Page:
Over the next few weeks, Esther had searched for excuses which might bring her into Silas’s path. Though embarrassed by what felt like a childish crush, she found reasons to go out to the market at the same time she knew he would be leaving for work and the two of them would talk, she, hardly aware of what she was saying and wondering afterwards whether he could possibly feel the same about her, a housewife on the verge of middle age.
Dinah moved back to her mother’s, the marriage over, and Silas invited Esther round during the day, when Abe was at work and the children at school. Though she might have been expected to wonder at such an invitation, she didn’t even hesitate and they barely spoke before melting into each other.
Yes, Esther thought, she loved him and God knows, even her bones ached for him when they were apart. He made her feel attractive again, worthwhile, seen, as her family had never seen her. On their occasional days together, she hated to leave his bed and climb back up the stairs ready to greet the children home from school and prepare dinner for Abe’s return from work. She knew they’d got complacent, taken risks, and there were whispers about them around the building.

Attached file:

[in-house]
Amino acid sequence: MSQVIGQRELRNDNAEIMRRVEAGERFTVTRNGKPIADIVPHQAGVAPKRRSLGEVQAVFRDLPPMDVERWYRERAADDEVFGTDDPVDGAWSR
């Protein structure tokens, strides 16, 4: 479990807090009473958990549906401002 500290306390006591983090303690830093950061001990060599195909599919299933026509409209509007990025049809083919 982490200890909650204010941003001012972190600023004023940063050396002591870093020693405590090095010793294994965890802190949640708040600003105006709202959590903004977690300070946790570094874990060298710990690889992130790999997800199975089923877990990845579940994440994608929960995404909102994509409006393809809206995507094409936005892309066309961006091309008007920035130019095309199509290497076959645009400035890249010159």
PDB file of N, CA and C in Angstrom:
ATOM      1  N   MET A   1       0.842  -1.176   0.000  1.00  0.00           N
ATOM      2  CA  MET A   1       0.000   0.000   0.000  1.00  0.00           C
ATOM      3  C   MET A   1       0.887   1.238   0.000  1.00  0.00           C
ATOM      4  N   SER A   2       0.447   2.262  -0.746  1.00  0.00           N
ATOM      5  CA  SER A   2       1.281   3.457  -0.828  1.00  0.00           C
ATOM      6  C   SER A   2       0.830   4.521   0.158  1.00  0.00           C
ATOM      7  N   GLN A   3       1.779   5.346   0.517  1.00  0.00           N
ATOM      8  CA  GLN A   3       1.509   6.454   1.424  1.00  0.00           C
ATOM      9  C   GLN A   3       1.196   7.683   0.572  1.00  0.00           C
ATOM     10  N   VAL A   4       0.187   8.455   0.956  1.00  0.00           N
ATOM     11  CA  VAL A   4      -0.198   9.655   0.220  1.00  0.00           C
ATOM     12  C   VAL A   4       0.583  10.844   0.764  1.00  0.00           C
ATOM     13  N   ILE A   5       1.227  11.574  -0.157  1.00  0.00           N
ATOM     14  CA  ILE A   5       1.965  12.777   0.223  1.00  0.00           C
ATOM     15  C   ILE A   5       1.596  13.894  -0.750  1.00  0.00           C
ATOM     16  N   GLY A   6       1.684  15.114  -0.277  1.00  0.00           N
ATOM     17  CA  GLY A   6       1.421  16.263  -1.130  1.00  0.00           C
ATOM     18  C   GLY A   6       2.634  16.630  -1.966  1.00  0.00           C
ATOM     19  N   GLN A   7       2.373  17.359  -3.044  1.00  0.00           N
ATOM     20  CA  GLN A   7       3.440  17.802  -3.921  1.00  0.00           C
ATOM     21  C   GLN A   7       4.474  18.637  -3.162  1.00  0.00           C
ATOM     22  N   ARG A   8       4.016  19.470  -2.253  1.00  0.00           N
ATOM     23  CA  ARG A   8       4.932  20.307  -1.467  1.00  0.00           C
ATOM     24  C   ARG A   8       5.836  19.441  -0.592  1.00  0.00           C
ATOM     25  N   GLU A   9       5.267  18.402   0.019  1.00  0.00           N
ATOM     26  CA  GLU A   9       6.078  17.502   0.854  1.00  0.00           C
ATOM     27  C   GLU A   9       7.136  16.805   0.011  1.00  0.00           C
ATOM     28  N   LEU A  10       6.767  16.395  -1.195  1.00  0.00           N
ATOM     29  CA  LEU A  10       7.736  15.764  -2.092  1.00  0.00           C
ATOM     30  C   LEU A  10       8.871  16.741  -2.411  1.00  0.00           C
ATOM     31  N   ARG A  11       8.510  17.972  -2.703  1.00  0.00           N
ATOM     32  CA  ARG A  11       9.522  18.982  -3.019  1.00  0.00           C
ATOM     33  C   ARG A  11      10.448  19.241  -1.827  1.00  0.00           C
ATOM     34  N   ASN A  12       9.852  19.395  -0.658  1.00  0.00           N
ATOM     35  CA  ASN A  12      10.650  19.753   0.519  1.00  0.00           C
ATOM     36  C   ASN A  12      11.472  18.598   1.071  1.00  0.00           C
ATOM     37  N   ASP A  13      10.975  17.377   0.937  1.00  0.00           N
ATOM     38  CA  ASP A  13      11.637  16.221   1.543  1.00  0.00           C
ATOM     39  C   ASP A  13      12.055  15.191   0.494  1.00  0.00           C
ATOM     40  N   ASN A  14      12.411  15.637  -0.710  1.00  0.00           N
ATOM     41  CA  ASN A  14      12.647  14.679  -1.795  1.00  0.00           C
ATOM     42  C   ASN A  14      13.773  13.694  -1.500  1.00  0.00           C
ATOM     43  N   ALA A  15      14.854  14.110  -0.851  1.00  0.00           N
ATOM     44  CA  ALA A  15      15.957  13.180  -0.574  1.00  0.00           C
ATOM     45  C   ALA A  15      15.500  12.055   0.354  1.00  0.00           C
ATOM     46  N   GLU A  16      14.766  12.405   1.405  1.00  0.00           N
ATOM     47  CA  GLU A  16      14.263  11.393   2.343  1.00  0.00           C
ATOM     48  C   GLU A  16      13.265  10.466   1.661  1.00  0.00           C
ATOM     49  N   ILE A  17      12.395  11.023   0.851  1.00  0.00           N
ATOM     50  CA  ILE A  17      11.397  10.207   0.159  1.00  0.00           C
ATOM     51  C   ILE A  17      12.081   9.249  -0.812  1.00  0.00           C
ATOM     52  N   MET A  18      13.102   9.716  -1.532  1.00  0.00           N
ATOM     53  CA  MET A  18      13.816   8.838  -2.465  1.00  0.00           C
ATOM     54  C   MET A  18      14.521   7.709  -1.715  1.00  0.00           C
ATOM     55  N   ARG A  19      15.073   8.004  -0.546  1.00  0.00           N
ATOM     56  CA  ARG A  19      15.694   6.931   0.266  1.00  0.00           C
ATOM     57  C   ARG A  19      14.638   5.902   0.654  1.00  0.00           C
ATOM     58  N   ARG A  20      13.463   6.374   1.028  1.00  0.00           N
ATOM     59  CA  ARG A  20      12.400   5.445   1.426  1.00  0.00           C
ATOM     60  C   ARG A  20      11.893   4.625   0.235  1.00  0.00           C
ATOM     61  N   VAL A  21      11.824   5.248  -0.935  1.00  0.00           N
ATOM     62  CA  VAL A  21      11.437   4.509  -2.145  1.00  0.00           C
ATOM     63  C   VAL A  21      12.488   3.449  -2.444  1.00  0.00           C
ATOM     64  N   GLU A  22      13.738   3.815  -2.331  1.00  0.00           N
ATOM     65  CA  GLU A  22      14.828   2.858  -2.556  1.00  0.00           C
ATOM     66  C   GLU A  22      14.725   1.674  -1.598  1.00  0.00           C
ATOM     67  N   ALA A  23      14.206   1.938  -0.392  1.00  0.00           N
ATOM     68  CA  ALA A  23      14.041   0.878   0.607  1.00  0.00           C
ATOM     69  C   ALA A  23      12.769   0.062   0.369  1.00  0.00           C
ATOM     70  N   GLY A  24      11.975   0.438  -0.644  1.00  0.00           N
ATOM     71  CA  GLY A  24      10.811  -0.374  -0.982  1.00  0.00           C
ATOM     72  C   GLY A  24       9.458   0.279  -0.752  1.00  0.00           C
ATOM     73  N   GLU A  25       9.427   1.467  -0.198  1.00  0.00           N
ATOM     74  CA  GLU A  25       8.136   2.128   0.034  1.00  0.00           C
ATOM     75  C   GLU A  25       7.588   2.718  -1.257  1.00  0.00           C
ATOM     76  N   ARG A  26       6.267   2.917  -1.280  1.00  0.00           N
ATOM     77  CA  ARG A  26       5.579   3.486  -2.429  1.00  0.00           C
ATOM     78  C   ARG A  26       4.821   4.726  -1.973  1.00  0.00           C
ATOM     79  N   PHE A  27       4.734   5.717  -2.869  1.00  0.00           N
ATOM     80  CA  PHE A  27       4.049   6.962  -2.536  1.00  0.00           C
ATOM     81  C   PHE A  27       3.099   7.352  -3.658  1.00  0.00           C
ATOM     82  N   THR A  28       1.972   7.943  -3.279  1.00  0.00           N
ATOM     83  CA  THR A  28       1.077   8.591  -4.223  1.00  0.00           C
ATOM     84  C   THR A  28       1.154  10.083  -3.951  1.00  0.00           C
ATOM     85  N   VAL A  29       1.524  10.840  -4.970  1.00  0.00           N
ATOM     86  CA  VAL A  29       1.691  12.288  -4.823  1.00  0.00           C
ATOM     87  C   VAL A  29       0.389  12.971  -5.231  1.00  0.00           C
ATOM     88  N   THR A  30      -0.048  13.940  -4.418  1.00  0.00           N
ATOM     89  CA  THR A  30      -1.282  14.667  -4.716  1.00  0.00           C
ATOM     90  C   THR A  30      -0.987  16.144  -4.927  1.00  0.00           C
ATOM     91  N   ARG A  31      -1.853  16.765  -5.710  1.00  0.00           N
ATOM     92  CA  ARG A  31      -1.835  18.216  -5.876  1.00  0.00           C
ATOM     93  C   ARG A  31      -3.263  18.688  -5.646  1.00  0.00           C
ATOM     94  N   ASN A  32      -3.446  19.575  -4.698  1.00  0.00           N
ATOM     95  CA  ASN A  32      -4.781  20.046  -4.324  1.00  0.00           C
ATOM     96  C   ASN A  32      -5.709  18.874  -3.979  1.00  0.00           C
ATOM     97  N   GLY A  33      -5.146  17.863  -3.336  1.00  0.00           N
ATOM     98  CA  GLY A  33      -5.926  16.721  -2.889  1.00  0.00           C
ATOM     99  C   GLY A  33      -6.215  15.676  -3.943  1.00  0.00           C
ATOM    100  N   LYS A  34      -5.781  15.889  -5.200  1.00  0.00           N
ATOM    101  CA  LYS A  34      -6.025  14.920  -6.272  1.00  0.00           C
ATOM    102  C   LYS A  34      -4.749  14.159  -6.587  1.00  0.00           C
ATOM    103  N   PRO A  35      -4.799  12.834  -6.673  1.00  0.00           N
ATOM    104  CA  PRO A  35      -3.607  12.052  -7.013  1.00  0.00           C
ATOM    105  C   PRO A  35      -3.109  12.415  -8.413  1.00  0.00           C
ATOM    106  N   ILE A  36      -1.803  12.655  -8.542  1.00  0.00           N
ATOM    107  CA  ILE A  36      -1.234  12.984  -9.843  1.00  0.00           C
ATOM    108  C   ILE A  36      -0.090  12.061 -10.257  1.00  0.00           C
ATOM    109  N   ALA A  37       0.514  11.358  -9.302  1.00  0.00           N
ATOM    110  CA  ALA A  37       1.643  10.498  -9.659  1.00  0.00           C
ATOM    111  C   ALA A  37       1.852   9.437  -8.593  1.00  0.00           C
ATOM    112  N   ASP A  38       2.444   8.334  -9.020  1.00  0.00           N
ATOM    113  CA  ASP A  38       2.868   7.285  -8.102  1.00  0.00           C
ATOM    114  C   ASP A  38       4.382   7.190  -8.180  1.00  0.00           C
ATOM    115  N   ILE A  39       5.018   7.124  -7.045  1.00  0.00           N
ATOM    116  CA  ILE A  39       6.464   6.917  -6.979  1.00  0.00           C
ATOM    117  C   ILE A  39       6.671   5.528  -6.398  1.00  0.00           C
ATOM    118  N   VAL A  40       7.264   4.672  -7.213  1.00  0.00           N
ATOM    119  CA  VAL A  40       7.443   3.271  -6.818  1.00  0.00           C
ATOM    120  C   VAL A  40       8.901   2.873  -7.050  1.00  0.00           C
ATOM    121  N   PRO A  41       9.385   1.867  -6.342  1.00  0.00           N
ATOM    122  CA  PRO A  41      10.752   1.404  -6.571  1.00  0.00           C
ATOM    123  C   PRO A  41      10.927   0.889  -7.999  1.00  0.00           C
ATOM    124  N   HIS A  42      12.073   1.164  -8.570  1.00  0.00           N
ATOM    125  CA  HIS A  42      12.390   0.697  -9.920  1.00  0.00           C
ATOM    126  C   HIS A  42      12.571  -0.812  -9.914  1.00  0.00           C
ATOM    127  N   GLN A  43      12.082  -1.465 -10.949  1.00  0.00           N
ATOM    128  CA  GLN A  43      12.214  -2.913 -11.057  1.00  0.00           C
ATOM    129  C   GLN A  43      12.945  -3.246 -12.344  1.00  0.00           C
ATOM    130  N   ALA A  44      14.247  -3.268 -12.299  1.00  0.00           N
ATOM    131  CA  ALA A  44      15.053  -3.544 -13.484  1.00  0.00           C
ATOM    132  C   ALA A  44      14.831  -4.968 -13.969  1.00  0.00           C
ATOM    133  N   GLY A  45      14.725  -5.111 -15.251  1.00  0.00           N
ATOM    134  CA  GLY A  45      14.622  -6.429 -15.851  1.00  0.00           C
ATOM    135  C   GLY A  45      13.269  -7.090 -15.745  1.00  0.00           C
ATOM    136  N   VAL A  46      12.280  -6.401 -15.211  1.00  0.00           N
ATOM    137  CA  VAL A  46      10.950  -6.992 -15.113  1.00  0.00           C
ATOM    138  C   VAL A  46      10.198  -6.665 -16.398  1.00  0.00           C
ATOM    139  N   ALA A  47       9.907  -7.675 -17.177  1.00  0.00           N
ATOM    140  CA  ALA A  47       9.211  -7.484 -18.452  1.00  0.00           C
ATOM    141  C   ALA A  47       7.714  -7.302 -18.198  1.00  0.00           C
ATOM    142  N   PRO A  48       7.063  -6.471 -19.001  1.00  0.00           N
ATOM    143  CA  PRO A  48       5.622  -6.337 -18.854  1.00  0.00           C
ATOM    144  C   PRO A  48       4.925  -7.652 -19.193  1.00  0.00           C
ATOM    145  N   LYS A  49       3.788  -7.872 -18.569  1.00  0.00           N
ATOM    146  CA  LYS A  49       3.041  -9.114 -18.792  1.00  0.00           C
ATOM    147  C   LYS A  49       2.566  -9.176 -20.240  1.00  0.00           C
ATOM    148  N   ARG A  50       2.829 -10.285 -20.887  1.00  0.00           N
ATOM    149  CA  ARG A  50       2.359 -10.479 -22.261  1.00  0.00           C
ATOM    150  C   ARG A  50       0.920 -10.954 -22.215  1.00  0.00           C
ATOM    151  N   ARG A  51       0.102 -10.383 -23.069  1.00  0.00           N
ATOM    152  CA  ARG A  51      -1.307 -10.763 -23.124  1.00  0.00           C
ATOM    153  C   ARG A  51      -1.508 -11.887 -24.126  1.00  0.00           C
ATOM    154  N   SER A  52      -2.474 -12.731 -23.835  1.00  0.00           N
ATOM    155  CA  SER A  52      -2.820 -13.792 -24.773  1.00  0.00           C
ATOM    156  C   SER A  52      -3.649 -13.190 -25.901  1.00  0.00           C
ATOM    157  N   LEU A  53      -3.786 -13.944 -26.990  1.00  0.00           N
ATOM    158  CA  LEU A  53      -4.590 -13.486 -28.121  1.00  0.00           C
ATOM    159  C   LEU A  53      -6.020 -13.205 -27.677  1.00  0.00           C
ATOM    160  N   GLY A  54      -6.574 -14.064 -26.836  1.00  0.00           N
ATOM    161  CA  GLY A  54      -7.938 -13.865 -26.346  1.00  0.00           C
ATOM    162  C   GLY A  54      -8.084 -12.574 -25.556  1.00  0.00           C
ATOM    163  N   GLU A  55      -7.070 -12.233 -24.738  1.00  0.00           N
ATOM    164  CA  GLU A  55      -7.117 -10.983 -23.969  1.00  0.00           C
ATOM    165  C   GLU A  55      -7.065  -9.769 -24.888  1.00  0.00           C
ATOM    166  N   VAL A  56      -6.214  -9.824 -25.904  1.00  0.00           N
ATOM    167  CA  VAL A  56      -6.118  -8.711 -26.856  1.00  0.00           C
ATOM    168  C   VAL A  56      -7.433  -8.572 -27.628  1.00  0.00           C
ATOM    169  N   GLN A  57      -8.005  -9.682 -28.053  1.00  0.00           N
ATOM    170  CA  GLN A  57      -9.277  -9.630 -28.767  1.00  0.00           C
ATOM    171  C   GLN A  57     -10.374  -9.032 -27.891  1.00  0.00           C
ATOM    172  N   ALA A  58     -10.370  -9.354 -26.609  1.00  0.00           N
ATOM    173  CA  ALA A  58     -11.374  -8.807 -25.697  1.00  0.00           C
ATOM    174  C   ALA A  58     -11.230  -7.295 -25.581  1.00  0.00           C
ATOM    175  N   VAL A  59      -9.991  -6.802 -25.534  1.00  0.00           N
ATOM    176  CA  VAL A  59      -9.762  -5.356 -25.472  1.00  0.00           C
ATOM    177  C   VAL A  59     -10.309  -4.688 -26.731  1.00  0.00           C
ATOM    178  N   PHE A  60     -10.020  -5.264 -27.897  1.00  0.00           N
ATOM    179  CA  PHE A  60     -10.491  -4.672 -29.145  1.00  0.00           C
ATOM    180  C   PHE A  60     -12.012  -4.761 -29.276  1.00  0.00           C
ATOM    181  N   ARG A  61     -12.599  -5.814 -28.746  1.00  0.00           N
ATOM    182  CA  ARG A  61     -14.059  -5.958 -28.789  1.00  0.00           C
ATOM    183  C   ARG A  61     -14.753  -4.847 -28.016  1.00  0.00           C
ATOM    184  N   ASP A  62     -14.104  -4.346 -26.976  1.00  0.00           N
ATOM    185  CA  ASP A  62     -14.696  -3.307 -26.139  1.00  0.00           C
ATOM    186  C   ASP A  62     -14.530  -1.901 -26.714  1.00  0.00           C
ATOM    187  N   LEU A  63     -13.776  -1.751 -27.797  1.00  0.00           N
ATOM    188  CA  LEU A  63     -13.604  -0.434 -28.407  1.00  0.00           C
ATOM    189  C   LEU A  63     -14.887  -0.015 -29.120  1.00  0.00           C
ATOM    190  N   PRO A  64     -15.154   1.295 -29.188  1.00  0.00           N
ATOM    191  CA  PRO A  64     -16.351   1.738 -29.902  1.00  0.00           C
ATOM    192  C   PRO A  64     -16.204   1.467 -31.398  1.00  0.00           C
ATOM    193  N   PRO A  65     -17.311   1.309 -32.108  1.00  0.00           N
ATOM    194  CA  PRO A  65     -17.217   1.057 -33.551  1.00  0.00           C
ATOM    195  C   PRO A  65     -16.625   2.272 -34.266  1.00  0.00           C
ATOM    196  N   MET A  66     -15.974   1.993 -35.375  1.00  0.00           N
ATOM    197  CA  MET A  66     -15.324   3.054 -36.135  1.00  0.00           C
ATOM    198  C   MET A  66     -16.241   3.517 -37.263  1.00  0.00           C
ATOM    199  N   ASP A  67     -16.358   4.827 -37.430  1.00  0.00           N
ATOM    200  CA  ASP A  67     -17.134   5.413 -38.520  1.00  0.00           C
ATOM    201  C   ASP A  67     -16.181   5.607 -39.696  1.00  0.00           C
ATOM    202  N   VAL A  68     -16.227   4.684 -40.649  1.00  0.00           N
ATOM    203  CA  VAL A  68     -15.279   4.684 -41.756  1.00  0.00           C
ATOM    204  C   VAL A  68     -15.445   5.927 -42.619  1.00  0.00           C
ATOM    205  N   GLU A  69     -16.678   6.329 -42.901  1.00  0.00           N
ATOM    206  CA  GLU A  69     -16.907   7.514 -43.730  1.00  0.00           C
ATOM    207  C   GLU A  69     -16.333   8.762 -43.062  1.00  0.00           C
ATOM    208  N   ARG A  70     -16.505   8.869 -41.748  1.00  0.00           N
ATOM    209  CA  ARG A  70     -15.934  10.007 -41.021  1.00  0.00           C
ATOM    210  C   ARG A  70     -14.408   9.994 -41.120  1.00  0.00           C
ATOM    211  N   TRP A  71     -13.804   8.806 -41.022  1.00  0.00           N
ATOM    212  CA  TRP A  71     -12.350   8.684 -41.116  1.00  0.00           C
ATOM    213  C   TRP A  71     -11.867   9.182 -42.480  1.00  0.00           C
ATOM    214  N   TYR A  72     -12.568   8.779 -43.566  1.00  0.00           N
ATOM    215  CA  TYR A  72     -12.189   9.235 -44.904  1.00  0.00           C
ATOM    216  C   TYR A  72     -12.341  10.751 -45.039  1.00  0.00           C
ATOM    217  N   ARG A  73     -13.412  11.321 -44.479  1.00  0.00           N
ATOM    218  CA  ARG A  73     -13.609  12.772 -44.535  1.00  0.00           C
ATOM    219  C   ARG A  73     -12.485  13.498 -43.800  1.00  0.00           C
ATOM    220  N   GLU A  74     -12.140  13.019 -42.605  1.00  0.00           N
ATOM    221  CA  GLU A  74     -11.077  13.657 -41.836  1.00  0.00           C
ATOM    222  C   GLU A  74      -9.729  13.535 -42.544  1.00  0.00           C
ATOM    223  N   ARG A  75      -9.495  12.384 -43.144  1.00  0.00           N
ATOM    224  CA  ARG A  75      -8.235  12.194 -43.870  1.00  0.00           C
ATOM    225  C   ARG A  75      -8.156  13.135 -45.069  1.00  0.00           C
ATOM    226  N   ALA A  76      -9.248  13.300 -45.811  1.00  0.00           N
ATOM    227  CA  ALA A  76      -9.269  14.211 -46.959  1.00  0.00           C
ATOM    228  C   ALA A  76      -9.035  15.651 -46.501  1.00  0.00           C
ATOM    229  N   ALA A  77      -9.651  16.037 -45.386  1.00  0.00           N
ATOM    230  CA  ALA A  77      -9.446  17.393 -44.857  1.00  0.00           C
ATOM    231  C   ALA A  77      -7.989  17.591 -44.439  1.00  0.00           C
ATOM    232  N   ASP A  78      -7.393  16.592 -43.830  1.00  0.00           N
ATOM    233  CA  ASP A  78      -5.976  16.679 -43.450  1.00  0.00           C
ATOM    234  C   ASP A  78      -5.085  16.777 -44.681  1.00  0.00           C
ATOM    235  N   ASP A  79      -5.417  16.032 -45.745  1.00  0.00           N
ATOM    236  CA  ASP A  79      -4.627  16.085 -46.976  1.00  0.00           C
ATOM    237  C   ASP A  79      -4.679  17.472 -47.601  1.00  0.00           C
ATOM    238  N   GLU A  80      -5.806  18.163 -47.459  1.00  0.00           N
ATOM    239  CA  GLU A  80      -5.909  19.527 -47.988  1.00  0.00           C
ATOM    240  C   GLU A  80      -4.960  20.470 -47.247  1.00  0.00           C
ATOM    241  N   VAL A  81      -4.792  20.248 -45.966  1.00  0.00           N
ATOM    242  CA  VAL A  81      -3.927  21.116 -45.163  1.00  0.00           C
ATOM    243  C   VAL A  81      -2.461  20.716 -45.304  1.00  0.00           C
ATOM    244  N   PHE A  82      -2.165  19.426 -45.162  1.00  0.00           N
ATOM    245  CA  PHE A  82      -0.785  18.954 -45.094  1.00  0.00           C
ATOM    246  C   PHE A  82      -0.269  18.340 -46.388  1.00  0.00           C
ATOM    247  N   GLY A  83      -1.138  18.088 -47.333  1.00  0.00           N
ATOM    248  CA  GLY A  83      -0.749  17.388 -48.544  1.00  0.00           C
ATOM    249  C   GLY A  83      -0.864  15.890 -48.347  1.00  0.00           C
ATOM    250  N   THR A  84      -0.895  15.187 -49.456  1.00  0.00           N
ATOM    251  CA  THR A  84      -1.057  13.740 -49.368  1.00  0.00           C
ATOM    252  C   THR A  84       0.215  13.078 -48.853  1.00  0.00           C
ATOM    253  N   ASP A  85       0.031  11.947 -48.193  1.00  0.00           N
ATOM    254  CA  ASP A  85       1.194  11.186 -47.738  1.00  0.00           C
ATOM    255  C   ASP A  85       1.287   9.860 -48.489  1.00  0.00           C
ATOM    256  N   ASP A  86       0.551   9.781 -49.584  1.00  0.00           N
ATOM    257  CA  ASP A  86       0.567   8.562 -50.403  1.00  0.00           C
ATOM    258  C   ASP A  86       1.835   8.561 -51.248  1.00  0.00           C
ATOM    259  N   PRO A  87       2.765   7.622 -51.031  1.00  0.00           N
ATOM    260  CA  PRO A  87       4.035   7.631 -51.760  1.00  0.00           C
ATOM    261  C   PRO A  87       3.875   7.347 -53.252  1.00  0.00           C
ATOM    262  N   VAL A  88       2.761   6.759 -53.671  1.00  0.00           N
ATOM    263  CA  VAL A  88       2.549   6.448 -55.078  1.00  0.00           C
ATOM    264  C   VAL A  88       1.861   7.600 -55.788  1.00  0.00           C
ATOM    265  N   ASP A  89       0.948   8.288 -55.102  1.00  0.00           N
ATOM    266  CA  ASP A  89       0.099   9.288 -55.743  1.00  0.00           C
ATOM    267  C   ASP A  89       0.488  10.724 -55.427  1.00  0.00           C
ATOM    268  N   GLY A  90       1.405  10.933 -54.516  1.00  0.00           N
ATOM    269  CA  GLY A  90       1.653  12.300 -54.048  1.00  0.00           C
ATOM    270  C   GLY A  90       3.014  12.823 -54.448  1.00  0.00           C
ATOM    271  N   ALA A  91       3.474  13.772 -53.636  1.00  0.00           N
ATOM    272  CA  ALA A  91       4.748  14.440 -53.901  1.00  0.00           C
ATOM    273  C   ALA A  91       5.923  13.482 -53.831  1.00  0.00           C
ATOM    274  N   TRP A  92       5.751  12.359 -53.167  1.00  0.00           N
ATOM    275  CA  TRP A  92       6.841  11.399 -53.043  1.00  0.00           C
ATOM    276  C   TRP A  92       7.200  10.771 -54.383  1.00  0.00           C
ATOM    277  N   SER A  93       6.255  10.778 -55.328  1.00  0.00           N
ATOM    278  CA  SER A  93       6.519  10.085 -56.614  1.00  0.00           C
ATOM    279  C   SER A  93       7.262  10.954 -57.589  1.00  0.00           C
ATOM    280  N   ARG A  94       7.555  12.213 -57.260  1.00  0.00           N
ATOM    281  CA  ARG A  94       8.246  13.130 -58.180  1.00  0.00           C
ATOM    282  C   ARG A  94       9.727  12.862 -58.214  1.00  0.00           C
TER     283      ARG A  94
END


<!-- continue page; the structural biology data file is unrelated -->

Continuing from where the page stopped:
‘Come away with me to England,’ he’d said. ‘Marry me!’
Esther wanted Silas but she didn’t want another husband. On the other hand, she couldn’t stay with Abe and the thought of returning to her mother, as Dinah had, was intolerable: one of them would undoubtedly have killed the other within a month. Silas would love her, talk to her about his work – why hadn’t it been possible for her to study medicine? – and they had both been clear that further children would not be part of this arrangement.
The children. In the aftermath of Abe’s outburst, she could hear them playing cards with each other. Though her heart lurched as she stood up, it didn’t miss a beat as she opened the cutlery drawer and reached to the back for the money that she’d borrowed from her cousin, Farha, then opened the larder, and picked up the suitcase she’d packed earlier. She stubbed out her cigarette, an act of finality, reapplied her lipstick, put on her hat and coat, and without calling goodbye, she opened the door into the future.